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posted by martyb on Wednesday December 06 2017, @05:13PM   Printer-friendly
from the thorny-questions dept.

The bloom is off the rose:

It was about an hour and a half into a hearing with the Senate Intelligence Committee when Sen. Dianne Feinstein laid into Facebook, Google and Twitter.

"I don't think you get it," she began. "You bear this responsibility. You've created these platforms, and now they are being misused. And you have to be the ones to do something about it. Or we will."

The tech giants were being grilled by Congress over Russian trolls abusing their services to meddle in last year's US election, and the California Democratic lawmaker had had it.

It was just one of very public tongue-lashings the Silicon Valley companies received over the course of three marathon congressional panels last month, held over a two-day span. The hearings were anticlimactic, in part because the three companies only sent their general counsels instead of their famous CEOs -- a point several lawmakers bemoaned during the public questioning.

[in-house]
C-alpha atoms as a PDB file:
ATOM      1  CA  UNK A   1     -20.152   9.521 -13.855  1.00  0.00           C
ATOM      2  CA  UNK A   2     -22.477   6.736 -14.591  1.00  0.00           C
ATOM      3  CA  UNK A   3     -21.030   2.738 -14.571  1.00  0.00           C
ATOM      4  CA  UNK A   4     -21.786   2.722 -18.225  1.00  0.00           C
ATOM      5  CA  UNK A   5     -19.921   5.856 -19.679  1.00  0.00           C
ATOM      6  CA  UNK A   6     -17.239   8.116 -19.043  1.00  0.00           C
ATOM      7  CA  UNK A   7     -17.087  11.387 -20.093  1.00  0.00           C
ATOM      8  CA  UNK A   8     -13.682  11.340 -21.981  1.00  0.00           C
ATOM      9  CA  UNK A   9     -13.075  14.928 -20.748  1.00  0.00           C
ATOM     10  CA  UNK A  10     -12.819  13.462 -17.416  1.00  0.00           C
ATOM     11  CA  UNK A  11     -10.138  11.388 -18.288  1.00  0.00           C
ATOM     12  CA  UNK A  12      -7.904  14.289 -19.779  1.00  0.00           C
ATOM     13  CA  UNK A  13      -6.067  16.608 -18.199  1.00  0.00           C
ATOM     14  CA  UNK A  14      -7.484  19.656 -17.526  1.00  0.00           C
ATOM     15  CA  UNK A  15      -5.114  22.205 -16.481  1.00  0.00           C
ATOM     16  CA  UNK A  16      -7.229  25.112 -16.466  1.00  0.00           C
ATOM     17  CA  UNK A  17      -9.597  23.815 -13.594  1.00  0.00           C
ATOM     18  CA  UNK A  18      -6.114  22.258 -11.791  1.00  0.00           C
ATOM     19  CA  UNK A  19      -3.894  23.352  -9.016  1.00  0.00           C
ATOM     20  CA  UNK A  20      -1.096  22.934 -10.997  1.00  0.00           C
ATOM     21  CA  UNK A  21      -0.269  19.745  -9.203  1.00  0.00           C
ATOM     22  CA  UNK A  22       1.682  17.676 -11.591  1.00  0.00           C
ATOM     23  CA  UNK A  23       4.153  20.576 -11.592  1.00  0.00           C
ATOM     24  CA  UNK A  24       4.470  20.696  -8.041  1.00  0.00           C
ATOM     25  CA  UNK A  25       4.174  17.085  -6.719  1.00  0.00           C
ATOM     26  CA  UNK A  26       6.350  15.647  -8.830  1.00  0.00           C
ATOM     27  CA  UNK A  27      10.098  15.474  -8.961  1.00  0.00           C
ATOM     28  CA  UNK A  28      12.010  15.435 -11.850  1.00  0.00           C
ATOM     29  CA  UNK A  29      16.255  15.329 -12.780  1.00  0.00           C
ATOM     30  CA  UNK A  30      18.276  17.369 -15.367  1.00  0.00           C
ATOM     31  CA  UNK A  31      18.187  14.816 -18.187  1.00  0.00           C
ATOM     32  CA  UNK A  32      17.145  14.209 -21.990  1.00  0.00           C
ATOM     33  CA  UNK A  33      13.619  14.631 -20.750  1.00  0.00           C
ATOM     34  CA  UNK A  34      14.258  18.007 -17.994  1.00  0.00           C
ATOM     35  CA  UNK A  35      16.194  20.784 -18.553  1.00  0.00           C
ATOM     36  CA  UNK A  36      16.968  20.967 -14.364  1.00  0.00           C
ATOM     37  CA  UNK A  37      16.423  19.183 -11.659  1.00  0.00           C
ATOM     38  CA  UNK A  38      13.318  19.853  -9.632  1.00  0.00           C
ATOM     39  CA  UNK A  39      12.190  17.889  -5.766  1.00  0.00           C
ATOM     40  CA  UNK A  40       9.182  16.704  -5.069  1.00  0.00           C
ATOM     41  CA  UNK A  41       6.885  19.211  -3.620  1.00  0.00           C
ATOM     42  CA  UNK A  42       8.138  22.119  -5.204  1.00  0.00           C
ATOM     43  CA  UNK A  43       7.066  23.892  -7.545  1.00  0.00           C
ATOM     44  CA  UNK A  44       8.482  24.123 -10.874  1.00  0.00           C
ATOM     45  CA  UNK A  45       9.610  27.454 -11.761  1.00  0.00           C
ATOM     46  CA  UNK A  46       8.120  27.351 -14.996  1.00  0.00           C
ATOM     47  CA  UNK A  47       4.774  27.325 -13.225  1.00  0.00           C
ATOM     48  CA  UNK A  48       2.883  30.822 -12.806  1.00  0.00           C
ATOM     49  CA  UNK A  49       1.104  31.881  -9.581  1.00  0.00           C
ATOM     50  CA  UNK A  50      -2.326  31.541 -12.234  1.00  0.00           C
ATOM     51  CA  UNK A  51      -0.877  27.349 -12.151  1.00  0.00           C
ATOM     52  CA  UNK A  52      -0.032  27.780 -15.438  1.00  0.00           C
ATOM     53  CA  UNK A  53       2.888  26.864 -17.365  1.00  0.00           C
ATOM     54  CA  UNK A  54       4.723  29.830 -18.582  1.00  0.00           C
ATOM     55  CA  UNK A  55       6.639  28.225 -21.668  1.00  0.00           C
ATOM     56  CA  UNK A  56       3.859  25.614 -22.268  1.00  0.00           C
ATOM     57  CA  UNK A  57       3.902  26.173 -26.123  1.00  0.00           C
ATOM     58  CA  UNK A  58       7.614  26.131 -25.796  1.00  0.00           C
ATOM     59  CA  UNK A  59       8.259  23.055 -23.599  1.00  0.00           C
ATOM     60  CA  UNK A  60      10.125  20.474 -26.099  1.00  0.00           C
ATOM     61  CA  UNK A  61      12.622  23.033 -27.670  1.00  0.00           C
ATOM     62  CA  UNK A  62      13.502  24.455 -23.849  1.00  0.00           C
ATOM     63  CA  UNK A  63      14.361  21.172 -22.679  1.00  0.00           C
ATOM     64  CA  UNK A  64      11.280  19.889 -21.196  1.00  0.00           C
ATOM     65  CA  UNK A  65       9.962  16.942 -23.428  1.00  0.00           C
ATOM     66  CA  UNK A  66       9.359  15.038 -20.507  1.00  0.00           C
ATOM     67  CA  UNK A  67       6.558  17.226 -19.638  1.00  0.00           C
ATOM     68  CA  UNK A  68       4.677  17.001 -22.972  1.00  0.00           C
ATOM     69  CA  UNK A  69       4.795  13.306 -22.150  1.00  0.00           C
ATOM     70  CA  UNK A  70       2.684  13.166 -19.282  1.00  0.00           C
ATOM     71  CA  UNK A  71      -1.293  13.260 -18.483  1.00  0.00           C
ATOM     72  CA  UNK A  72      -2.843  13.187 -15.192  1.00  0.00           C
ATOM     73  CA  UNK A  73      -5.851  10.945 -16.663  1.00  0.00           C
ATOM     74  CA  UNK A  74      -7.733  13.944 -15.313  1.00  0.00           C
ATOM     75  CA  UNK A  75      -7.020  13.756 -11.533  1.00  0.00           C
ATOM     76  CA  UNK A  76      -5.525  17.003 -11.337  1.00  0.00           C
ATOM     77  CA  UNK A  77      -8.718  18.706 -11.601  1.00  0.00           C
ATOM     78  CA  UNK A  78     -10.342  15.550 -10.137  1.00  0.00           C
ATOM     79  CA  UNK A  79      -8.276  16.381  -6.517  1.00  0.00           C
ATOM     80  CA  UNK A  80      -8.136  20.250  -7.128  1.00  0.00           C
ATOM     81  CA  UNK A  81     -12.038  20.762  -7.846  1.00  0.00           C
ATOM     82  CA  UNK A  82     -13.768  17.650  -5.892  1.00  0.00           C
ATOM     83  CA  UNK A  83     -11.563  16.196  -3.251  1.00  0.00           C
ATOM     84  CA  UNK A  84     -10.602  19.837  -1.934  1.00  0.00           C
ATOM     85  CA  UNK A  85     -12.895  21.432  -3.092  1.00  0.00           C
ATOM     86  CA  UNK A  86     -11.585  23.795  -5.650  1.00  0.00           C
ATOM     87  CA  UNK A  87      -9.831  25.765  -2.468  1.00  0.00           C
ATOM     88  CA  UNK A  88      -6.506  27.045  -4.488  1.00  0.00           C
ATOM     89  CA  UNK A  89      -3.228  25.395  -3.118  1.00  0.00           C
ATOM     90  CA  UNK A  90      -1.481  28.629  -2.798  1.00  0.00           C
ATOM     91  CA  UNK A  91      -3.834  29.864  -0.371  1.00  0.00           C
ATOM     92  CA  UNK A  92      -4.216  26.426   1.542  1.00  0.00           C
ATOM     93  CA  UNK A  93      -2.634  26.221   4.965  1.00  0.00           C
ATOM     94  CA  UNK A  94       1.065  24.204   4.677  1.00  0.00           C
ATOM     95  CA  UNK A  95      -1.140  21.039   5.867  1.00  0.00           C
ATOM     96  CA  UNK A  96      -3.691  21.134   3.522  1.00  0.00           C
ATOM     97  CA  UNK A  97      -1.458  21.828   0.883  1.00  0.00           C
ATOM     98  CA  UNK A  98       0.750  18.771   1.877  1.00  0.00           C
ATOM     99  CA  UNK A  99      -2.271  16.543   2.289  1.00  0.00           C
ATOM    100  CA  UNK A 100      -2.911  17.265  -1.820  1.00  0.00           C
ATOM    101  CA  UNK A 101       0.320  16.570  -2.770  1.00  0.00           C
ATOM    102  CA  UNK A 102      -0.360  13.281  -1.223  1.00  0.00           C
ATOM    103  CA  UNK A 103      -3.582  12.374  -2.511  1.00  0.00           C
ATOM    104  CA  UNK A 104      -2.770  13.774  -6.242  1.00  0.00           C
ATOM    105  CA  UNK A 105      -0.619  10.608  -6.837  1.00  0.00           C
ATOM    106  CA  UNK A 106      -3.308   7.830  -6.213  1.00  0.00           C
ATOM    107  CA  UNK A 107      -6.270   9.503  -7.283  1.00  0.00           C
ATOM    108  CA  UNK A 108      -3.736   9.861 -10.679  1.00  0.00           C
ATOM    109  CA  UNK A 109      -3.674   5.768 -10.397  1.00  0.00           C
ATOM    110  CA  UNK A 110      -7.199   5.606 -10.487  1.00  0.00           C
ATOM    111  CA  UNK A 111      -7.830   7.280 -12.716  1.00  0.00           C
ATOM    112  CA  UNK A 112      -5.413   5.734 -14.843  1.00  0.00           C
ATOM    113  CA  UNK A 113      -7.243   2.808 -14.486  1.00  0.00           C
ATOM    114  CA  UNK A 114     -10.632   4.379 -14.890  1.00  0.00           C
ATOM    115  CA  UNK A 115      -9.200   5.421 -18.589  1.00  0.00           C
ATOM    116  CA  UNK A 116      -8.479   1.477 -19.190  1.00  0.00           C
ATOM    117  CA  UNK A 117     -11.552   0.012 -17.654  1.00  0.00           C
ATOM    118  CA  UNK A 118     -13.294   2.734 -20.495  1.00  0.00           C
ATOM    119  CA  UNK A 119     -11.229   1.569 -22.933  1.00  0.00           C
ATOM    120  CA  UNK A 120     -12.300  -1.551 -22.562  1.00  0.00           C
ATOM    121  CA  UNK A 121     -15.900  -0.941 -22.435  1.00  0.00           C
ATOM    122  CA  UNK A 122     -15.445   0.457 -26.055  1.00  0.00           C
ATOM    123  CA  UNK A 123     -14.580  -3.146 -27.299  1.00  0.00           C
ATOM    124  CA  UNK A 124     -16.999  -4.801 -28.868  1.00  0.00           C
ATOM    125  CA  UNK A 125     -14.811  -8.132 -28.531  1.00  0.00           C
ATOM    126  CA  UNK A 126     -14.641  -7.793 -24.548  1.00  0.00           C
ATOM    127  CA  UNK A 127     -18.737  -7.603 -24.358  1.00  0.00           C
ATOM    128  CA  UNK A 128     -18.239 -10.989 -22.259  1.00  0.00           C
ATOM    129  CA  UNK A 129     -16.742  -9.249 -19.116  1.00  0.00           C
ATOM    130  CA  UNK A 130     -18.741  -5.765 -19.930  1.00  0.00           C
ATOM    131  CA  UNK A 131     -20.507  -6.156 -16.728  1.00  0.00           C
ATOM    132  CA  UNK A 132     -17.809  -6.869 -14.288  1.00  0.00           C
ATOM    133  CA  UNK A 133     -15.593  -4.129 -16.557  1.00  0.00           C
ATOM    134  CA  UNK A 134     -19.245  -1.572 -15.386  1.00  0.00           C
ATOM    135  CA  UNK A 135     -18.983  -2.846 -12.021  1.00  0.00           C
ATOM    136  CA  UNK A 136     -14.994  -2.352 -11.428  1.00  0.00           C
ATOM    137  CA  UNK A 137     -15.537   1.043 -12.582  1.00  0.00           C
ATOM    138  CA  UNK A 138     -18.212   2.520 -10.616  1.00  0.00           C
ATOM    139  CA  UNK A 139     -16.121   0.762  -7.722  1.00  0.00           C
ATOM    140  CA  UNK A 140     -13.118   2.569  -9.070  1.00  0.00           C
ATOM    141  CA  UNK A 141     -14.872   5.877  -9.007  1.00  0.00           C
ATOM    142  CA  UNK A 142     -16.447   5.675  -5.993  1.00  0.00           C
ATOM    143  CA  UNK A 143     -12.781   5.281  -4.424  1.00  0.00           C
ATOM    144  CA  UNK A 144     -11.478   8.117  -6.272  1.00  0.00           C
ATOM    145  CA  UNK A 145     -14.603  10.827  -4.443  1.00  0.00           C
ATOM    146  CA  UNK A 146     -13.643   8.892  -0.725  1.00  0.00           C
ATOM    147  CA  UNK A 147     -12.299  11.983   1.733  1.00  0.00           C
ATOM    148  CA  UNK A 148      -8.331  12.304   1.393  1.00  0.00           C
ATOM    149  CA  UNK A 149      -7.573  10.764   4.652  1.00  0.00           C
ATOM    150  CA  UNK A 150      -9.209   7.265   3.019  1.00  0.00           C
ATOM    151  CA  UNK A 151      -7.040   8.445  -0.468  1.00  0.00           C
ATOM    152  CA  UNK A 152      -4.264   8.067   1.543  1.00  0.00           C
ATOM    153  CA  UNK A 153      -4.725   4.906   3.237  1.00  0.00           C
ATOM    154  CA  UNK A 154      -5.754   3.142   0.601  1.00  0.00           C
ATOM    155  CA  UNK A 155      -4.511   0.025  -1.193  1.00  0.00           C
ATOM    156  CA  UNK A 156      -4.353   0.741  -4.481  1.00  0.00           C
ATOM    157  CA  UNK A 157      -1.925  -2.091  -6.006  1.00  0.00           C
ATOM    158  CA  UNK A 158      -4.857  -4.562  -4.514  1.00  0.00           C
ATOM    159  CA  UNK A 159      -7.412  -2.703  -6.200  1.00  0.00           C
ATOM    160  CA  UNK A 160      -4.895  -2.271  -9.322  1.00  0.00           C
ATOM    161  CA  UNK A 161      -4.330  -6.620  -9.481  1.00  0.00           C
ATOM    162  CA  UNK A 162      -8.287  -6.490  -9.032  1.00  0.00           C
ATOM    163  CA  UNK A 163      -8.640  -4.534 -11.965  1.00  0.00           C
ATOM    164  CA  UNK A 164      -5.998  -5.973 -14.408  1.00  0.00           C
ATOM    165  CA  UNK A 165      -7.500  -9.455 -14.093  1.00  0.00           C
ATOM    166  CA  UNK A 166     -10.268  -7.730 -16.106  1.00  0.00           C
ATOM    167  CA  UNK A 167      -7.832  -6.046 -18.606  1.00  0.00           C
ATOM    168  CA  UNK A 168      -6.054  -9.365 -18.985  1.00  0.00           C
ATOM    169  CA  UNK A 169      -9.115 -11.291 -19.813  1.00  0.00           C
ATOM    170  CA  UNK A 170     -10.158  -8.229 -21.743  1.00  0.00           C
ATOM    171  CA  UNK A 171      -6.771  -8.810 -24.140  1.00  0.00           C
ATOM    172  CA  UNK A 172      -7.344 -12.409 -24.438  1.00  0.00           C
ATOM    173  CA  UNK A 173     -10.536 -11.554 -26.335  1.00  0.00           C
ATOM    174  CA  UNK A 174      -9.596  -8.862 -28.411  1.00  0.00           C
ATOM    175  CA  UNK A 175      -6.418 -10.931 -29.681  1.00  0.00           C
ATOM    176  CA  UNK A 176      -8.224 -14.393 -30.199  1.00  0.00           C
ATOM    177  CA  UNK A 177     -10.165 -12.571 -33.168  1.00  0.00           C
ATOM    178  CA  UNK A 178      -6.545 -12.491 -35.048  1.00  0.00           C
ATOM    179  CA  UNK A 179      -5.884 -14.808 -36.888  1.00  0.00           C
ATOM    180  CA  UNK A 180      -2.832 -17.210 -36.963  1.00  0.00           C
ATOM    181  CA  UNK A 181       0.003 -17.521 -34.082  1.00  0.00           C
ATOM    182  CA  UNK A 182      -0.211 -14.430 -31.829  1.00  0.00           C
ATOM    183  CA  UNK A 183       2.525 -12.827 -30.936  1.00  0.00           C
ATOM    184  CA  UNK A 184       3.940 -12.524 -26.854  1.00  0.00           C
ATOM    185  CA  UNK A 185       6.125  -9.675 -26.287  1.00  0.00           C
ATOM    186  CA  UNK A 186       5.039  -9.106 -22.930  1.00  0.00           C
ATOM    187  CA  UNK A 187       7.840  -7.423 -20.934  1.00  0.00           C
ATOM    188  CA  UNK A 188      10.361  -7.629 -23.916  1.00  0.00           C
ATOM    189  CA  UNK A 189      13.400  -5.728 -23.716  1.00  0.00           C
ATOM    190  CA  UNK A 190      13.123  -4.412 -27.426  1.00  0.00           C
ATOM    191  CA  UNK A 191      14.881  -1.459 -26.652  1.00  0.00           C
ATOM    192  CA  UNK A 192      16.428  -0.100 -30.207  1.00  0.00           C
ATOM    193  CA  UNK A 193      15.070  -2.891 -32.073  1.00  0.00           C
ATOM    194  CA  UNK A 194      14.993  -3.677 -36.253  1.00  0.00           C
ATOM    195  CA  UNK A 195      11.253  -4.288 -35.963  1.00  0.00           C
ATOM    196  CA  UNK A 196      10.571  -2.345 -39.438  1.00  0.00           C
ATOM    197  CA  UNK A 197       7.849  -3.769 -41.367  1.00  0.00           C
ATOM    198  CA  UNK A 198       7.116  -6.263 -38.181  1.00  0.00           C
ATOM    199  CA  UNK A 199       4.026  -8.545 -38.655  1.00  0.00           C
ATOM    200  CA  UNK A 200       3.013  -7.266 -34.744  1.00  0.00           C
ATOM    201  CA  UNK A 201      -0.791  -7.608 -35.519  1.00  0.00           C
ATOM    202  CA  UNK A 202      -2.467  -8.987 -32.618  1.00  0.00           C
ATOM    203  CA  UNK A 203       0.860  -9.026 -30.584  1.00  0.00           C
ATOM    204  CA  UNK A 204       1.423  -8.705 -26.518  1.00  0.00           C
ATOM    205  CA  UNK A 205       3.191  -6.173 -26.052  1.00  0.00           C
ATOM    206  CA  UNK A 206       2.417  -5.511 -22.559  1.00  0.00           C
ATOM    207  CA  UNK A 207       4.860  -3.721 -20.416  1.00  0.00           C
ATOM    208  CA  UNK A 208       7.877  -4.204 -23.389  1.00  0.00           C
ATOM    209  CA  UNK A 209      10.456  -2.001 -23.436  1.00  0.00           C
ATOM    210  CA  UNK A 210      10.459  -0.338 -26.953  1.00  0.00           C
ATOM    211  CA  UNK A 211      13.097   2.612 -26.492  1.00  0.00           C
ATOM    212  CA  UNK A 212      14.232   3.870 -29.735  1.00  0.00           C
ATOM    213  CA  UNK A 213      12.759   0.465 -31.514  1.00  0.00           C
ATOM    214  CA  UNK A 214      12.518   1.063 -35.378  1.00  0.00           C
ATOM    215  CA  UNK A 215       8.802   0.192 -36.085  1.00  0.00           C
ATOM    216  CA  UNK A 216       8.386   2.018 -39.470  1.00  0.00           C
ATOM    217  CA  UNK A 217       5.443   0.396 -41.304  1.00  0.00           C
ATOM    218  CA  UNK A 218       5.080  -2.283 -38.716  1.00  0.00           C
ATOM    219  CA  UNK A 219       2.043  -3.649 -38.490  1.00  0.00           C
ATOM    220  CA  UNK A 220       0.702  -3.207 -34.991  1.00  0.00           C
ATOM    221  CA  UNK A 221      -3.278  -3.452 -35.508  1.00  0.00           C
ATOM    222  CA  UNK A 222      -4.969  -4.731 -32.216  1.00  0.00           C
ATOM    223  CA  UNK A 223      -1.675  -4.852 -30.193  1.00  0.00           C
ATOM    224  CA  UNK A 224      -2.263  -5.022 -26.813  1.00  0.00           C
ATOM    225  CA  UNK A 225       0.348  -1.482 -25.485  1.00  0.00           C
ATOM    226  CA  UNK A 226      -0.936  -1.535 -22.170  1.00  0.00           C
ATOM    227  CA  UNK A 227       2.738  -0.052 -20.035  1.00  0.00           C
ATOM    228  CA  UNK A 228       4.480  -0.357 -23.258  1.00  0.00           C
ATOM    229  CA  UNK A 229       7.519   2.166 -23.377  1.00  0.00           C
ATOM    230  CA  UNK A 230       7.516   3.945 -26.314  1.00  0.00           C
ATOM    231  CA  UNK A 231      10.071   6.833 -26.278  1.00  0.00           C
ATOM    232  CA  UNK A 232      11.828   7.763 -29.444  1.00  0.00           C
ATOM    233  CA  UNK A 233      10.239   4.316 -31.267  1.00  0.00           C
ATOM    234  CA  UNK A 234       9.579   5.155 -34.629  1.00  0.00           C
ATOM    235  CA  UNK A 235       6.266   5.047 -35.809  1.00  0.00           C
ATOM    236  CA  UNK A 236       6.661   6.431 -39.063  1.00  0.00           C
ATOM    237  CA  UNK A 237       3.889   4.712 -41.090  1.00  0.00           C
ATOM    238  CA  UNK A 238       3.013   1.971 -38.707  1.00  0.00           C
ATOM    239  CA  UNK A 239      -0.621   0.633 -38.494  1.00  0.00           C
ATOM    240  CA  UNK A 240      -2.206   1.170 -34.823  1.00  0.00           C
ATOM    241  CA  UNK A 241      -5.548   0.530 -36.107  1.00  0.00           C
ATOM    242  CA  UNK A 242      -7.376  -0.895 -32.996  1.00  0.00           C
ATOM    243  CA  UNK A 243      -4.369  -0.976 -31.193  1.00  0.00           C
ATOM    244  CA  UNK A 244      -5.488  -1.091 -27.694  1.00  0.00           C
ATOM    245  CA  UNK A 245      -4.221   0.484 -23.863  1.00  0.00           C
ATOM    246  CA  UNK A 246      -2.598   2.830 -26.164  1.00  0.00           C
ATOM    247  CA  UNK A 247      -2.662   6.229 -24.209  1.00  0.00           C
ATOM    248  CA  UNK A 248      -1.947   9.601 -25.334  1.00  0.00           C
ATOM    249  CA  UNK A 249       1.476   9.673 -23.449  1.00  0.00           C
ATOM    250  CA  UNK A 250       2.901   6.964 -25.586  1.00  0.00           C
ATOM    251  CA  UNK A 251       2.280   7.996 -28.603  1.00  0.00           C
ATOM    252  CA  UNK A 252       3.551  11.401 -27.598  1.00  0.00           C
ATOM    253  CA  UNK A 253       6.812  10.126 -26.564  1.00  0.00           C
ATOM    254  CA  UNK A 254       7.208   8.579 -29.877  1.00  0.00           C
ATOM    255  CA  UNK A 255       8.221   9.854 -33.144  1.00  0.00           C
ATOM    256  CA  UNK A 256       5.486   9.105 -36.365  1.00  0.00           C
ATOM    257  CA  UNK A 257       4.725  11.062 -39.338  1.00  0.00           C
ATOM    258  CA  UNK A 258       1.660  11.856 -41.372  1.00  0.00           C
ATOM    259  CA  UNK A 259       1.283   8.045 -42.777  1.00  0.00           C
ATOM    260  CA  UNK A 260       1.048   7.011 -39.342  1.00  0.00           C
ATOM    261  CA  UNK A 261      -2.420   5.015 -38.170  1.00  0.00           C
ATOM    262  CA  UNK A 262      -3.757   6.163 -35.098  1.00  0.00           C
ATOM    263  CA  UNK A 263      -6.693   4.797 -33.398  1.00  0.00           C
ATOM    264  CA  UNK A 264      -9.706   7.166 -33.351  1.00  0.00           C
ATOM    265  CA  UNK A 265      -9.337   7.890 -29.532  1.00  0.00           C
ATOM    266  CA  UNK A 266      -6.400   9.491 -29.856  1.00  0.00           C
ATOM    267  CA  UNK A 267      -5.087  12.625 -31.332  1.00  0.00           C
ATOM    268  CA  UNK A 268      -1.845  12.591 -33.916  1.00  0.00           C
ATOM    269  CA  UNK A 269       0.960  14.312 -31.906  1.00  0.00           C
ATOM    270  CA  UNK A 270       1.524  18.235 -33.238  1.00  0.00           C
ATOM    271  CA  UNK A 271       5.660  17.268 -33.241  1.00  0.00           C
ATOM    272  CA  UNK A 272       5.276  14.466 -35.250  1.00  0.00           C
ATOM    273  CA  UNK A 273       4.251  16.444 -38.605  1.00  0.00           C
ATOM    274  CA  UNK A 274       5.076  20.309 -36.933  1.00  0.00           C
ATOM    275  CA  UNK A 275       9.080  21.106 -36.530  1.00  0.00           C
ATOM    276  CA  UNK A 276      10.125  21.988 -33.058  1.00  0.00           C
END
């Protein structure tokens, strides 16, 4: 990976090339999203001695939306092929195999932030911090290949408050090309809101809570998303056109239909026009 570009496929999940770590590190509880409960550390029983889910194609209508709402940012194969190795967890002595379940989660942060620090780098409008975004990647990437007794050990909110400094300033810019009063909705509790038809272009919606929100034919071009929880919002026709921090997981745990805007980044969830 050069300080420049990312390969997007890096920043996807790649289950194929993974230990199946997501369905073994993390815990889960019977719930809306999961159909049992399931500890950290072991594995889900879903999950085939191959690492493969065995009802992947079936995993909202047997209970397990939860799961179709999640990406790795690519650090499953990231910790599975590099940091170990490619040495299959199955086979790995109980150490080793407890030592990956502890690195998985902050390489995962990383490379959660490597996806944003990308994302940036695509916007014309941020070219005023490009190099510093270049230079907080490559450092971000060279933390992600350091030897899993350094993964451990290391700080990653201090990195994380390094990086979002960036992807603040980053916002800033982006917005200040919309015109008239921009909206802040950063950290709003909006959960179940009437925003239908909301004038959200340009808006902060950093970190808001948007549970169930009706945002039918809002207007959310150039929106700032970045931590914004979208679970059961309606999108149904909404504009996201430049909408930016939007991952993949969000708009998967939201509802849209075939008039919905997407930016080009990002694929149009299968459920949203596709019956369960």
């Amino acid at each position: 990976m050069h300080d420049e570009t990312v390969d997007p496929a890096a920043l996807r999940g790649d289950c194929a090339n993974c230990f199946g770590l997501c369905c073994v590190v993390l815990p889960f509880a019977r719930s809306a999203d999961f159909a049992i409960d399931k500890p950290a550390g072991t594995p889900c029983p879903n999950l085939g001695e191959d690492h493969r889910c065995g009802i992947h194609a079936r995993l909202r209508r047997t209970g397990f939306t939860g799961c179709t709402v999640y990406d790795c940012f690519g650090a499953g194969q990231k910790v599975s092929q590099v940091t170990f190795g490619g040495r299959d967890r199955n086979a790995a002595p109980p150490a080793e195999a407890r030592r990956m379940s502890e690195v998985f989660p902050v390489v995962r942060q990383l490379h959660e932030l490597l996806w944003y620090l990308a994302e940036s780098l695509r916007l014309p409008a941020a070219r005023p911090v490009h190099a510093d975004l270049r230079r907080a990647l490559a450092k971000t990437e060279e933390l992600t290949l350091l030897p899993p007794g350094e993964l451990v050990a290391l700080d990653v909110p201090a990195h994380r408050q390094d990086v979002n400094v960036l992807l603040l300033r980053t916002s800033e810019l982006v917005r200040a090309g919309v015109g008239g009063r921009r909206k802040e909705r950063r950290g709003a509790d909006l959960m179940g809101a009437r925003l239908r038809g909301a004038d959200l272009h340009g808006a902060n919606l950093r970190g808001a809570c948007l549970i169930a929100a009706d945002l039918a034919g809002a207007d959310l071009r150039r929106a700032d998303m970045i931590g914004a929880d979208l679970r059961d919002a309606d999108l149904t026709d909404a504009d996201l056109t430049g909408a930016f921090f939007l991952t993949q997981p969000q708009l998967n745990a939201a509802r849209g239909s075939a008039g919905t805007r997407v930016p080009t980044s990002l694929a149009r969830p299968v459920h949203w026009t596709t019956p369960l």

Is it Google, Twitter, and Facebook who don't get it, or Senators like Dianne Feinstein who don't get it?

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  • (Score: 3, Insightful) by Grishnakh on Wednesday December 06 2017, @10:23PM (1 child)

    by Grishnakh (2831) on Wednesday December 06 2017, @10:23PM (#606446)

    Basically you're arguing in favor of some idealistic form of democracy that doesn't actually exist. Sure, you *should* support candidates, but how many people do? Almost none. In reality, voters don't really have the time or attention to learn about every single candidate on the ballot in many cases. In Arizona, for instance, the ballot will have the names of a couple *dozen* judges that you're supposed to vote whether to renew their term or not. Now how the hell is the average voter supposed to know whether some judge is any good or not? And figure this out for 20 of them? Along with a bunch of other races including the local school board, the local mayor, plus a bunch of ballot propositions (written in tricky language so you don't really know what you're voting for), as well as the usual national-level races?

    When I hear of a family that has faithfully voted for Party X for the past n generations, I visualize a bunch of inbred idiots with 4th grade educations.

    Yes, and this is pretty common among average voters, the people who constitute *actual* democracies.

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  • (Score: 2) by MichaelDavidCrawford on Thursday December 07 2017, @01:17AM

    by MichaelDavidCrawford (2339) Subscriber Badge <> on Thursday December 07 2017, @01:17AM (#606511) Homepage Journal

    ... despite that such political parties as the Whigs were in power at the time of its drafting.